When the 7.1 earthquake hit San Francisco (7/10/1989)
Eighth grade—I recall the news coverage, but not precisely where I was when I first heard.

When the Berlin Wall fell (7/11/1989)
Again, eighth grade, although I didn’t really grasp the significance until the following year.

When the Gulf War began (16/1/1991)
Ninth grade when the actual declaration came out, but my more vivid memory is of being in eighth grade and hearing about Operation Desert Shield, which had an ominous foreshadowing about it. I recall being freaked out by the prospect of war, and rising gas prices, and death, and everything else that would come with war. As war was declared, when I was in high school, I was still apprehensive, and began wondering about what would happen if the school buses couldn’t run because gas was too expensive.

When OJ Simpson was chased in his White Bronco (17/6/1994)
Summer before college. I only vaguely recall seeing the news coverage. What I recall more vividly was the OJ verdict, which was announced during my semester at home from college. I spent a lot of time at home, laying on the cream-colored carpet of the living room, writing and reading and listening to the radio and watching the OJ trial.

When Princess Di was killed (31/8/1997)
Just home from my final season of drumcorps and back at college with my roomie Amy. I don’t recall any specifics about the news coverage, although it didn’t take long to get sick of hearing Elton John singing “Goodbye English Rose.”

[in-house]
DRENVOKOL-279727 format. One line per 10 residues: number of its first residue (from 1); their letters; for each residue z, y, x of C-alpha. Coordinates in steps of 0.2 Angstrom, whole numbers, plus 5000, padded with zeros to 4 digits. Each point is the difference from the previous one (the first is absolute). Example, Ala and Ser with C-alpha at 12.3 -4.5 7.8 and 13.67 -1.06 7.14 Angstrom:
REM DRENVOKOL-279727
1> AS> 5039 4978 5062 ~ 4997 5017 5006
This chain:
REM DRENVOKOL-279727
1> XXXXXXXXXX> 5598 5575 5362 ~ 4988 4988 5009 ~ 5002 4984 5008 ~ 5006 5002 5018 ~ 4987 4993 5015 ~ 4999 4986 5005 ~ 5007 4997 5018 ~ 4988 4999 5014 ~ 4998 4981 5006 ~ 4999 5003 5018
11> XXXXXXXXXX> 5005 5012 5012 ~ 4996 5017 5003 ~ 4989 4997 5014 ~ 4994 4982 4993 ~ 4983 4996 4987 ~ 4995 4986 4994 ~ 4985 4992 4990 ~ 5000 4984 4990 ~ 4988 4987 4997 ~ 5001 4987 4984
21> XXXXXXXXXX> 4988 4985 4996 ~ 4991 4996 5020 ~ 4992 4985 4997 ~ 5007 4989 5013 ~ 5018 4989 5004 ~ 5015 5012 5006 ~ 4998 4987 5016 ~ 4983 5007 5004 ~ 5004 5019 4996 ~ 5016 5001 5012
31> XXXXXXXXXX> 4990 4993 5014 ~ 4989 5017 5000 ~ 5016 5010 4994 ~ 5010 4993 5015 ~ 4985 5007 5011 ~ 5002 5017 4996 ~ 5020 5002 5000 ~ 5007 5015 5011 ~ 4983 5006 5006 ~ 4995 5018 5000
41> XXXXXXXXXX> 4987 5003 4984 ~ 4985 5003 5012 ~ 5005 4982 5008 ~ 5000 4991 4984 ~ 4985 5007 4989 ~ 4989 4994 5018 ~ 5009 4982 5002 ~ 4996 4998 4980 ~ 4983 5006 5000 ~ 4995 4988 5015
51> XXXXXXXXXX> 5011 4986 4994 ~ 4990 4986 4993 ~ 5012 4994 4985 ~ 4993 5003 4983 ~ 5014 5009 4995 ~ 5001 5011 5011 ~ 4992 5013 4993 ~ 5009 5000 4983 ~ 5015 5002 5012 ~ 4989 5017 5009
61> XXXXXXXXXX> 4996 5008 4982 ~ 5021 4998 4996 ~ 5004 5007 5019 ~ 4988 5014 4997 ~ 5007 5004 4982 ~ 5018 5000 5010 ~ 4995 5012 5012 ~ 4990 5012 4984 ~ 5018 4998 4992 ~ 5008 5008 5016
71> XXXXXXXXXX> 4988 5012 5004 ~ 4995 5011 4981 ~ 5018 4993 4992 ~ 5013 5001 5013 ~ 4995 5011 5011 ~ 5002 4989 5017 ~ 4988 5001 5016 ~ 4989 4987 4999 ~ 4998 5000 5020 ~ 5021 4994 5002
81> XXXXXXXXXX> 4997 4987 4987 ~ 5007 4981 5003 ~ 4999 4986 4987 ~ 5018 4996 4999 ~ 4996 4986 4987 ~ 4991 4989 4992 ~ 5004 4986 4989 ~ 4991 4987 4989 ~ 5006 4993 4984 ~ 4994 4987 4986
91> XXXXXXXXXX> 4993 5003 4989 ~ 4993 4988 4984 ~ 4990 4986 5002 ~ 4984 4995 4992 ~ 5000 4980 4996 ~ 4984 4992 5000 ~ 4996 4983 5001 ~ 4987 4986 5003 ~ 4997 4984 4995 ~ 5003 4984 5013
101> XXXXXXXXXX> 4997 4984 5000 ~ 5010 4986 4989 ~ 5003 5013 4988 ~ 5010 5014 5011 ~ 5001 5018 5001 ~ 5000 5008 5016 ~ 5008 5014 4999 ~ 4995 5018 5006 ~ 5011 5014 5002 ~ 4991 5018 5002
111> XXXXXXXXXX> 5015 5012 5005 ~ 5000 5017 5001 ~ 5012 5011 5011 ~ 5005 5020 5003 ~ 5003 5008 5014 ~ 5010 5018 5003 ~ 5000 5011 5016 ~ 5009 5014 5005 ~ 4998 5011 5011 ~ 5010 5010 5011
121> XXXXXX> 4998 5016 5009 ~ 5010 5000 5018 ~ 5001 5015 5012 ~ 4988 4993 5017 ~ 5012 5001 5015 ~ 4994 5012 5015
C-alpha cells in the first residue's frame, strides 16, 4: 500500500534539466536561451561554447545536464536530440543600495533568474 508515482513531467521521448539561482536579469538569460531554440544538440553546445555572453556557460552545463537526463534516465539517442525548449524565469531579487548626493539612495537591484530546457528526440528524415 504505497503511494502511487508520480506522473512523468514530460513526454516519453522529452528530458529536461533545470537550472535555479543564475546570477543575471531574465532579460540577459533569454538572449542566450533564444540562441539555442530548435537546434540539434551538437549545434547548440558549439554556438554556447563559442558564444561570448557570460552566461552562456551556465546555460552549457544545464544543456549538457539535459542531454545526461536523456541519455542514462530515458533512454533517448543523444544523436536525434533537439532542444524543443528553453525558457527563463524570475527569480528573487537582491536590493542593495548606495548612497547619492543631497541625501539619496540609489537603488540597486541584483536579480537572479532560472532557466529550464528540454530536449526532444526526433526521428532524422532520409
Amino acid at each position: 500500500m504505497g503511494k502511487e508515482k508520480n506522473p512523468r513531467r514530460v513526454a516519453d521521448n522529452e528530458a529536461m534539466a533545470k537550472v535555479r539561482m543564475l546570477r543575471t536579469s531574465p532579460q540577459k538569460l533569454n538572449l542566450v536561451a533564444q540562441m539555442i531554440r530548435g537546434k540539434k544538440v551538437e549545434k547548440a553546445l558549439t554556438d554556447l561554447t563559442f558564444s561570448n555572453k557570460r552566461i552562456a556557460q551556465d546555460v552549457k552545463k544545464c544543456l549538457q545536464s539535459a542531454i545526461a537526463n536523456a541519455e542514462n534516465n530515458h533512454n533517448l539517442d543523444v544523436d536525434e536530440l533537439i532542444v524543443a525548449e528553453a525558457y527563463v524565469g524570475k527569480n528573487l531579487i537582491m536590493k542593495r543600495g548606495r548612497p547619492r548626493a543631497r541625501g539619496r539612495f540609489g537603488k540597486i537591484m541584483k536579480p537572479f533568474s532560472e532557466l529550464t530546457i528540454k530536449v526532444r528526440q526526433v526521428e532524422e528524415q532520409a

When the shooting at Columbine occured (25/04/1999)
It was early afternoon in Kohl Hall, and for some reason, Amy and I weren’t playing video games. I think we heard someone in the hallway talking about turning on the news, so we did, and we watched the scene unfold. Shocking, frightening.

When Bush was first announced President (7/11/2000)
Living on-campus, by myself, the semester after Amy had graduated. Beyond that, don’t know, don’t care.

When terrorists destroyed the World Trade Center (11/9/2001)
Living off-campus on Ridge Street. It was a Tuesday, and I had no classes that day, but I hadn’t turned off my alarm. I automatically wandered across the bedroom to shut it off, but hearing Tom Brokaw’s voice instead of bad music stilled my hand, and I listened for a moment. As soon as I woke up enough to almost realize what was going on, I turned off the clock radio and turned on the TV in the living room. I forget who called first, Aaron or Beth, but I was on the phone with Aaron as the second plane hit. I believe the quotable of the moment was “Holy shit…”

When Columbia disintegrated during re-entry over Texas. (1/2/2003)
Living in the duplex on South Grove with Aaron. I don’t remember the day or the time, but I remember being shocked and saddened to have seen two shuttle accidents in my lifetime.

The Big Move

All hail the triumphant return of the on-site blog… kind of. I still like my LJ, and am going to continue posting there, but I think I’m going to reserve my website for major, more important and archivable posts. Like the tale of The Move.

My apologies to everyone for not posting this sooner, but now that a week has passed, I think I can safely focus on the important parts and not bore everyone with stupid details. That, and the house is pretty much unpacked and I have now downloaded Dreamweaver 4 for Mac (until I get the PC back online using the power supply Sheryl generously donated to The Cause).

So. Sunday, March 21st.